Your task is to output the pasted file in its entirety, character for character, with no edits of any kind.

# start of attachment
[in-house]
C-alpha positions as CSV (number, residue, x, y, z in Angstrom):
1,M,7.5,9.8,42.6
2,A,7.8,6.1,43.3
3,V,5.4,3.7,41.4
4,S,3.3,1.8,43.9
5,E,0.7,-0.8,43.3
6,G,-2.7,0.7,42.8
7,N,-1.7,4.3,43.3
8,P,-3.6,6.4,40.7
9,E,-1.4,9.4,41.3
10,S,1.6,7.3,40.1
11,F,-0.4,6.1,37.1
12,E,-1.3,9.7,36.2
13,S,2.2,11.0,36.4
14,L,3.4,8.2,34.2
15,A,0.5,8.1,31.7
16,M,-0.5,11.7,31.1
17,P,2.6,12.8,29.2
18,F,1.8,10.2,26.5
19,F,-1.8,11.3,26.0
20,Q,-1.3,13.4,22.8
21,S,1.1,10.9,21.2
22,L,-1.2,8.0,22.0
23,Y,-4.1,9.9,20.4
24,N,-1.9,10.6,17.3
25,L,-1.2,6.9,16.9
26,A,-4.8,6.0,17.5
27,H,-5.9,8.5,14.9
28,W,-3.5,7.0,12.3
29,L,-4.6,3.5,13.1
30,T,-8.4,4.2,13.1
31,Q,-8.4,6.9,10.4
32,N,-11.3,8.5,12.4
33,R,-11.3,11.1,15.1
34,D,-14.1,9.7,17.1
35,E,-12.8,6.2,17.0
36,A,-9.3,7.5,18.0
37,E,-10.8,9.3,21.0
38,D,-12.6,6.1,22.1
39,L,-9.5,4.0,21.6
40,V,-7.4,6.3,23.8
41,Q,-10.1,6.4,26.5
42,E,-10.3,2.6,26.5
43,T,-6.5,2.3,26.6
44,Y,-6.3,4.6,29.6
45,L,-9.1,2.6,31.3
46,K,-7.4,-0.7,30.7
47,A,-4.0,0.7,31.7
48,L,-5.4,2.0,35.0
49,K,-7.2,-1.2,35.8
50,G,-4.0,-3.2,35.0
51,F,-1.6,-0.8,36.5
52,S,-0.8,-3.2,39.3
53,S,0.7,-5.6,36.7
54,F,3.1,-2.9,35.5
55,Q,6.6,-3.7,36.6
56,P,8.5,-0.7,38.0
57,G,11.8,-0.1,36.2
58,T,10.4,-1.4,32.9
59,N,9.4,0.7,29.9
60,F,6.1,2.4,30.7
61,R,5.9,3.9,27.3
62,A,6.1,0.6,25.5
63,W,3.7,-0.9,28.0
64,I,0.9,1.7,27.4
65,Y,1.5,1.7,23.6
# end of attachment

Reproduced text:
[in-house]
C-alpha positions as CSV (number, residue, x, y, z in Angstrom):
1,M,7.5,9.8,42.6
2,A,7.8,6.1,43.3
3,V,5.4,3.7,41.4
4,S,3.3,1.8,43.9
5,E,0.7,-0.8,43.3
6,G,-2.7,0.7,42.8
7,N,-1.7,4.3,43.3
8,P,-3.6,6.4,40.7
9,E,-1.4,9.4,41.3
10,S,1.6,7.3,40.1
11,F,-0.4,6.1,37.1
12,E,-1.3,9.7,36.2
13,S,2.2,11.0,36.4
14,L,3.4,8.2,34.2
15,A,0.5,8.1,31.7
16,M,-0.5,11.7,31.1
17,P,2.6,12.8,29.2
18,F,1.8,10.2,26.5
19,F,-1.8,11.3,26.0
20,Q,-1.3,13.4,22.8
21,S,1.1,10.9,21.2
22,L,-1.2,8.0,22.0
23,Y,-4.1,9.9,20.4
24,N,-1.9,10.6,17.3
25,L,-1.2,6.9,16.9
26,A,-4.8,6.0,17.5
27,H,-5.9,8.5,14.9
28,W,-3.5,7.0,12.3
29,L,-4.6,3.5,13.1
30,T,-8.4,4.2,13.1
31,Q,-8.4,6.9,10.4
32,N,-11.3,8.5,12.4
33,R,-11.3,11.1,15.1
34,D,-14.1,9.7,17.1
35,E,-12.8,6.2,17.0
36,A,-9.3,7.5,18.0
37,E,-10.8,9.3,21.0
38,D,-12.6,6.1,22.1
39,L,-9.5,4.0,21.6
40,V,-7.4,6.3,23.8
41,Q,-10.1,6.4,26.5
42,E,-10.3,2.6,26.5
43,T,-6.5,2.3,26.6
44,Y,-6.3,4.6,29.6
45,L,-9.1,2.6,31.3
46,K,-7.4,-0.7,30.7
47,A,-4.0,0.7,31.7
48,L,-5.4,2.0,35.0
49,K,-7.2,-1.2,35.8
50,G,-4.0,-3.2,35.0
51,F,-1.6,-0.8,36.5
52,S,-0.8,-3.2,39.3
53,S,0.7,-5.6,36.7
54,F,3.1,-2.9,35.5
55,Q,6.6,-3.7,36.6
56,P,8.5,-0.7,38.0
57,G,11.8,-0.1,36.2
58,T,10.4,-1.4,32.9
59,N,9.4,0.7,29.9
60,F,6.1,2.4,30.7
61,R,5.9,3.9,27.3
62,A,6.1,0.6,25.5
63,W,3.7,-0.9,28.0
64,I,0.9,1.7,27.4
65,Y,1.5,1.7,23.6